Read the Bioethics in Brief entry on Contraception.

As mentioned above, IVF goes against the respect owed to a child from the first moment of their existence because the child comes, not from an act of unitive love between spouses, but from a mechanical procedure. This applies even when IVF is used in a way that does not result in the destruction of any embryos (e.g., by only fertilising one egg and transferring the resulting embryo to the mother).

It is also important to remember that while no embryo has their life deliberately ended when IVF is used in this way, the technique of IVF has been developed through experiments involving the destruction of countless embryonic human beings. The IVF industry has never stopped experimenting on embryonic human beings in order to improve the efficiency of the technique. Therefore, even to use IVF without discarding human embryos would still mean relying on lethal experimentation on them.

Absolutely not. On the contrary, the Catholic faith deems IVF immoral because it acknowledges the profound dignity of every child as an image of God and therefore as worthy of being personally loved into existence. Whatever the circumstances of their conception, each and every child is created in the image and likeness of God, and is loved infinitely by Him. This is the true identity of every child, and that is why every child, once conceived, must be welcomed and protected.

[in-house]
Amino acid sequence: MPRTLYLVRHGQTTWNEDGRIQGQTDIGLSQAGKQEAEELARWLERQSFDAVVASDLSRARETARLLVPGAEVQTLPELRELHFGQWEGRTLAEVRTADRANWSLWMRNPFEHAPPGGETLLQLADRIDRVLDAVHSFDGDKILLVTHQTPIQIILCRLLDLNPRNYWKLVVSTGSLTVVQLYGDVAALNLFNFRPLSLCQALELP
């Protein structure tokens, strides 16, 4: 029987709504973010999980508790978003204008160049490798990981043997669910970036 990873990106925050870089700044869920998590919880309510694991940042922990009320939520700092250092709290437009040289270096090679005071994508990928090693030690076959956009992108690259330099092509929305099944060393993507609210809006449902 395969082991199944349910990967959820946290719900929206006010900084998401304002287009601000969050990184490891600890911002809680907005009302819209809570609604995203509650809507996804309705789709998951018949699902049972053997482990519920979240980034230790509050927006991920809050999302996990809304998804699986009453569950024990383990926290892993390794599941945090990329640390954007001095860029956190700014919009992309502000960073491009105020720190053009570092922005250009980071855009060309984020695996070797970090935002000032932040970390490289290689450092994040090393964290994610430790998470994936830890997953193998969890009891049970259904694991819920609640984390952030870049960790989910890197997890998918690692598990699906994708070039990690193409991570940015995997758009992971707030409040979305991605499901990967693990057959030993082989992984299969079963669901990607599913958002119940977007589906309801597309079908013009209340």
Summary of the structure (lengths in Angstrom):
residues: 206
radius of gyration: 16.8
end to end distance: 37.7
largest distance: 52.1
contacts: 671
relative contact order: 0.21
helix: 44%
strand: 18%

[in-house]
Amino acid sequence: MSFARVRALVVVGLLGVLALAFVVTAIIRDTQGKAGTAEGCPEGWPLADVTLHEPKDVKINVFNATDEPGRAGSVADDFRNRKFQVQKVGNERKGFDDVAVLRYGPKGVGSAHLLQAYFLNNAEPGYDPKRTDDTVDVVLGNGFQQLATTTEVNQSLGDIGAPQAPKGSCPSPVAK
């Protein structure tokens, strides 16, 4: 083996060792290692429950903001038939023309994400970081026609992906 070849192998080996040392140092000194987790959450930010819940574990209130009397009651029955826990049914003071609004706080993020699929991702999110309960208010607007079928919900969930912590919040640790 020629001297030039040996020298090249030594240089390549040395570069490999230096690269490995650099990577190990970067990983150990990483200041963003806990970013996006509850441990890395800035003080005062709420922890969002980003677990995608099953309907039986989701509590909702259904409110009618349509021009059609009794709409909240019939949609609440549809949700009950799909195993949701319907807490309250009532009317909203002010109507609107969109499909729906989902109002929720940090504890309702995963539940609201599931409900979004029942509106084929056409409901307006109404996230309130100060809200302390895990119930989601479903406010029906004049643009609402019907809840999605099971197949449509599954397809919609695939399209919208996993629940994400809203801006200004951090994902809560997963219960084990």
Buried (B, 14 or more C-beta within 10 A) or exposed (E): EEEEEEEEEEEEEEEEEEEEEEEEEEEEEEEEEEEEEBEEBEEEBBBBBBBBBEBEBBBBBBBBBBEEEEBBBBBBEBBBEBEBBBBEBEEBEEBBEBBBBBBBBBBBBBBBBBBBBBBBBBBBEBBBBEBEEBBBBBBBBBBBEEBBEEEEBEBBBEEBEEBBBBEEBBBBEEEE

The Church does not reject or condemn in any way children conceived via IVF, who in any case had no say in the way they were conceived. Like any human being, a child conceived via IVF has a soul created by God for eternity. God creates and infuses a soul when every child is conceived, regardless of the circumstances.

Many children will start thinking about their origins at some point, and some will find the fact of IVF uncomfortable. Particularly difficult may be the thought that, in some cases, an egg or sperm donor was used, or that sibling embryos may have been created in the petri dish, then discarded or frozen, while they were selected to be born. It is important not to belittle any feelings of concern or any desire of the child to know their genetic parent (if donor egg or sperm was used), while at the same time reminding them that they are loved unconditionally by their legal parents and by God.

One cannot go back in time and change the way someone was conceived, but as a parent one can teach one’s child to find self-acceptance in their most fundamental identity – a child of God, created in His image and likeness. One can explain that although the circumstances of their conception were far from ideal, everyone is created personally by God and loved by Him from the first moment of their existence. It is this love that has the power to overcome any human deprivation, including in the way we were conceived.

The Catholic Church has not commented on every single medical technique available, but she offers us a simple moral criterion with which to judge various forms of assisted reproductive technology. If the medical technique helps facilitate the loving act of sex between spouses, or helps it to possibly result in new life, then there might be reason to consider the technique morally acceptable. However, if the technique replaces the loving act of sex between spouses, then it is not acceptable.